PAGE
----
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In-depth Feature:  SONIC LAB - 25 Key Controller Round-up
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No flash plug

M-Audio Axiom 25, Oxygen 8 V2 and Behringer UMX -25

M-Audio Axiom 25
M-Audio Axiom 25
This ones a bit of a beast, I mean that in a good way, the lack of compromise on the keys, knobs and pads means that its the most weighty of all our units. Featuring 8 rotary encoders (the only one that does), 8 velocity sensitive pads and a transport control, plus sustain and expression pedal inputs, it's got a complex and flexible operating system. Bus or mains powered, not batteries for this one, you also get MIDI in and out. The keyboard really is the most luxurious with a semi-weighted action and after-touch its most playable - although perhaps on a 25 key version you'll not fully appreciate its charms.

The Axiom is Class Compliant - you also get the Engima editor for both Mac and PC (OS X and XP) which so far looks to be the best editor of the bunch, to tweak and store your 20 template memories. There's no Shift function here to double the number of controls, but the 3 available zones mean that you can split the keyboard into three distinct ranges and have the knobs and pads transmit on independent MIDI channels. However you do get the pads, which can also perform switch duties as well as note on and transmitting pressure control data - although not at the same time, it's either or. Jumping octaves is a piece of cake with the large dedicated up/down octave buttons - the large blue display also gives you clear idea where you are in the range.

Downsides? Well it is big and heavy (I use this in relative terms - no 25 key keyboard is going to give you a back problem), but that can be seen as an advantage too - it wont jump around when you beat it. Its the most pricey we've looked at but there's little expense spared to cut costs. Some may find the operating system a little over-complex for their needs.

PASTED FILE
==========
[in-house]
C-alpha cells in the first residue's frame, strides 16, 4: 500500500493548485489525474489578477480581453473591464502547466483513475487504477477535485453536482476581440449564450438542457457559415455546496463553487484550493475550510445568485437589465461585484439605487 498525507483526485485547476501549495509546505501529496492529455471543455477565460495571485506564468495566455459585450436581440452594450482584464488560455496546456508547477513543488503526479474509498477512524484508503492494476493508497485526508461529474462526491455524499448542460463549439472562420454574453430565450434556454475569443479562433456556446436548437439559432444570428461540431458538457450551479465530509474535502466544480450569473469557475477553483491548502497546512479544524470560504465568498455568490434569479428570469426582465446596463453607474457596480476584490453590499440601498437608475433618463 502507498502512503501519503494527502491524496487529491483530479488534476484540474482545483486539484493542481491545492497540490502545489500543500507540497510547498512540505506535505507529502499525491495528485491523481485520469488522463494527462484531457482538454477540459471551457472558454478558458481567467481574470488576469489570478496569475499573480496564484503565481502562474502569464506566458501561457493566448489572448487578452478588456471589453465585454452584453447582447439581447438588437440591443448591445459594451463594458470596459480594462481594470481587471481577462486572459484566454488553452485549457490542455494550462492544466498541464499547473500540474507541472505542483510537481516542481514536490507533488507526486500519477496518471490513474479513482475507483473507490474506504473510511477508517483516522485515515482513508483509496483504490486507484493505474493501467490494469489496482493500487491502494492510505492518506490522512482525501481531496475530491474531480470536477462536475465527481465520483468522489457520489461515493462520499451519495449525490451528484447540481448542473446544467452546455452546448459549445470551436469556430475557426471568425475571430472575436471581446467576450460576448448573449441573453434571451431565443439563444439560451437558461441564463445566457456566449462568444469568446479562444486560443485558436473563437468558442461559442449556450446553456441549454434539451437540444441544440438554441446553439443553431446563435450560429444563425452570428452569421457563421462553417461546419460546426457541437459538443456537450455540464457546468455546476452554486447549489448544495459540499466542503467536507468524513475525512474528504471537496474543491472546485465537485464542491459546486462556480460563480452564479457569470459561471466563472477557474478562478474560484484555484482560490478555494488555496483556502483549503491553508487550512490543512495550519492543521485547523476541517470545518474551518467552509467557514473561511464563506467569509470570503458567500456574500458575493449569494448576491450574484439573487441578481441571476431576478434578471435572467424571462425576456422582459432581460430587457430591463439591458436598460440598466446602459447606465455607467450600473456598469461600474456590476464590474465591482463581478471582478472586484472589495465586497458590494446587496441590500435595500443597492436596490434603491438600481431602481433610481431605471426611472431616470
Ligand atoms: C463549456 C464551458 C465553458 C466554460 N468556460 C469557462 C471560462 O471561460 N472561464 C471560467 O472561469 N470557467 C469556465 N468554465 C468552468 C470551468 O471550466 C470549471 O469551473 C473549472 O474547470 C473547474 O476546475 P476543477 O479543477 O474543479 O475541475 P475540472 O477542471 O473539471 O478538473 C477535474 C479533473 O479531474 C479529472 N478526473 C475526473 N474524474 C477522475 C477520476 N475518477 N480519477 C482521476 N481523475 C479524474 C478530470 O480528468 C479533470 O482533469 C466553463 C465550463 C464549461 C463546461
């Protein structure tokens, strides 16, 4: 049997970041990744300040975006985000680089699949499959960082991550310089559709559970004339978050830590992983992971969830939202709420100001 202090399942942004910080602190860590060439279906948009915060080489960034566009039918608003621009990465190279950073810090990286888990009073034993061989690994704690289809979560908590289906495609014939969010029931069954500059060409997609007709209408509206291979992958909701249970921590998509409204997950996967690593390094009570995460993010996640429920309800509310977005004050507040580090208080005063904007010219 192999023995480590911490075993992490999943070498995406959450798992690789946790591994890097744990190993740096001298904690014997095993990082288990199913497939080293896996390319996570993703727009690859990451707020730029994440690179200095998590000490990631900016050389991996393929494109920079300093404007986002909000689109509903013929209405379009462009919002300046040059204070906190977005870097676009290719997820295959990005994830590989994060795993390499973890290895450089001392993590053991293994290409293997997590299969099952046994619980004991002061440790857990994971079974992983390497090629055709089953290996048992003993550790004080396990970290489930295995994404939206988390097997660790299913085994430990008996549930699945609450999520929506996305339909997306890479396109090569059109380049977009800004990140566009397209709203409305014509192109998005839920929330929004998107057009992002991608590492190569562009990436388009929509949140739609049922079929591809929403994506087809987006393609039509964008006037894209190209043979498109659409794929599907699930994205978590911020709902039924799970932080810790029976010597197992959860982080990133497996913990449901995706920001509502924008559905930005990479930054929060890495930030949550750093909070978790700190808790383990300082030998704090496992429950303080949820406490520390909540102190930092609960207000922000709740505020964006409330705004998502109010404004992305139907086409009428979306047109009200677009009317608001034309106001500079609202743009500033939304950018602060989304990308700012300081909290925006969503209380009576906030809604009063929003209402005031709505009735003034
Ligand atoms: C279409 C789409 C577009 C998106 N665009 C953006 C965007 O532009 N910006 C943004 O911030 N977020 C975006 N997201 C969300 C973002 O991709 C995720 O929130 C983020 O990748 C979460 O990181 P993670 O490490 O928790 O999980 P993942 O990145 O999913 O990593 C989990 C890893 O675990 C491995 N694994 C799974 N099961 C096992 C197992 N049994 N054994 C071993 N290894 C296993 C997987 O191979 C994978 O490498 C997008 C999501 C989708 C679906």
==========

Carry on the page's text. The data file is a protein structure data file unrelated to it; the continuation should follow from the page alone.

RRP: $239.99
Street: $179.00

M-Audio Oxygen 8 V2
M-Audio Oxygen 8 V2
The current incarnation of the first mini USB MIDI controler from M-Audio. An entry level controller, it features 8 knobs plus a transport control with quick access to octave transpose, program change and template select. You get 10 template memories, sustain pedal input plus external power supply input (like all our units, not supplied). The transport buttons can of course be programmed to behave as standard buttons with various options of latch, momentary and dual values - though I wouldn't want to tackle this without the aid of the Enigma editor.

The Oxygen 8 v2 s fairly basic, although still Class Compliant and comes with the Enigma editor, there's not much more to it in terms of complexity - the pitch and mod wheels are also assignable and its nice and light.

Downsides? No extra MIDI input, single pedal input and no shift to double the controls. Perhaps a little pricey when compared to the Novation.

RRP: $179.95

Behringer UMX-25
Behringer U-Control UMX25
Here's a very late contender for the 25 Key Controller Round-up and guess what ? It doesn't cost much at all. This "no frills", sturdy, silver USB control keyboard features: 25 full size velocity-sensitive keys, 10 programmable MIDI controllers plus 8 user-set buttons, sustain peddle input socket, and MIDI It comes with a U-Control UCA200 USB Phono Stereo In/Out interface. Both the UMX25 and UMA200 are class compliant (plug and play without the need for driver installation).

Also, you get Ableton Live Lite 4 (Behringer Edition) and a c.d. of some free/share ware VST instruments.

On the upside it is super inexpensive well built and nice to play. The free USB Audio interface is certainly usable and is a nice bonus.

On the downside there is no screen, no transport control, no software editor, and the VST instruments are nasty sounding and there's only a few for mac.

RRP: $129.99, 130EUROS

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